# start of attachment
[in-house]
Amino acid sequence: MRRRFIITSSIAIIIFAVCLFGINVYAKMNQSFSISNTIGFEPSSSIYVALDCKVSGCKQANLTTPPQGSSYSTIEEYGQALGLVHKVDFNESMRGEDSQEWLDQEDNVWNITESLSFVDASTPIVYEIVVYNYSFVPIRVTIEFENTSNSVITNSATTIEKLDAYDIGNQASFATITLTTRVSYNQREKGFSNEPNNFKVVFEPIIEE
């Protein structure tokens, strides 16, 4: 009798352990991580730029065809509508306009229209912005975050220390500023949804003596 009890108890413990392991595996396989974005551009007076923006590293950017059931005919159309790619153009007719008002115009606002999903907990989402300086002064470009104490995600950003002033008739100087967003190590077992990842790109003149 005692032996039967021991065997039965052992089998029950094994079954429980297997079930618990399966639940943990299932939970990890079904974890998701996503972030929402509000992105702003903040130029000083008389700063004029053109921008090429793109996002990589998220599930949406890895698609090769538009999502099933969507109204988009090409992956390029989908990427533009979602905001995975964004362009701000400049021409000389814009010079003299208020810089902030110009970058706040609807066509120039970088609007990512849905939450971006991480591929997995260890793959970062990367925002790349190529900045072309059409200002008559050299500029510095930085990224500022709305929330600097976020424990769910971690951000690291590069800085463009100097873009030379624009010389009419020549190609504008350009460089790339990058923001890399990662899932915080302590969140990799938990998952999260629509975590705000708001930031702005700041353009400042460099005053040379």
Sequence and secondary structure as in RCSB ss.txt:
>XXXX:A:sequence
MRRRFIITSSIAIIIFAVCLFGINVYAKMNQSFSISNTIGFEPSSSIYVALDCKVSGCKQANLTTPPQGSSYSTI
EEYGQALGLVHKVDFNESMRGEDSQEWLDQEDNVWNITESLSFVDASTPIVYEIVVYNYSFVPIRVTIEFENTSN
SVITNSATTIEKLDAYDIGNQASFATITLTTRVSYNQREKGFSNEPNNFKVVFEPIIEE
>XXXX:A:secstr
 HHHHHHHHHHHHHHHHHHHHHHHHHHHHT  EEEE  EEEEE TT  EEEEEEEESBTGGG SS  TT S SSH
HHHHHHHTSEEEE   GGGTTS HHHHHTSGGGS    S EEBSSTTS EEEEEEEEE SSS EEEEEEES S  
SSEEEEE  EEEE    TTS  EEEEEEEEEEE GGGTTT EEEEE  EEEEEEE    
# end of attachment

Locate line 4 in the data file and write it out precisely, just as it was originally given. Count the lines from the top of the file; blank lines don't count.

Sequence and secondary structure as in RCSB ss.txt: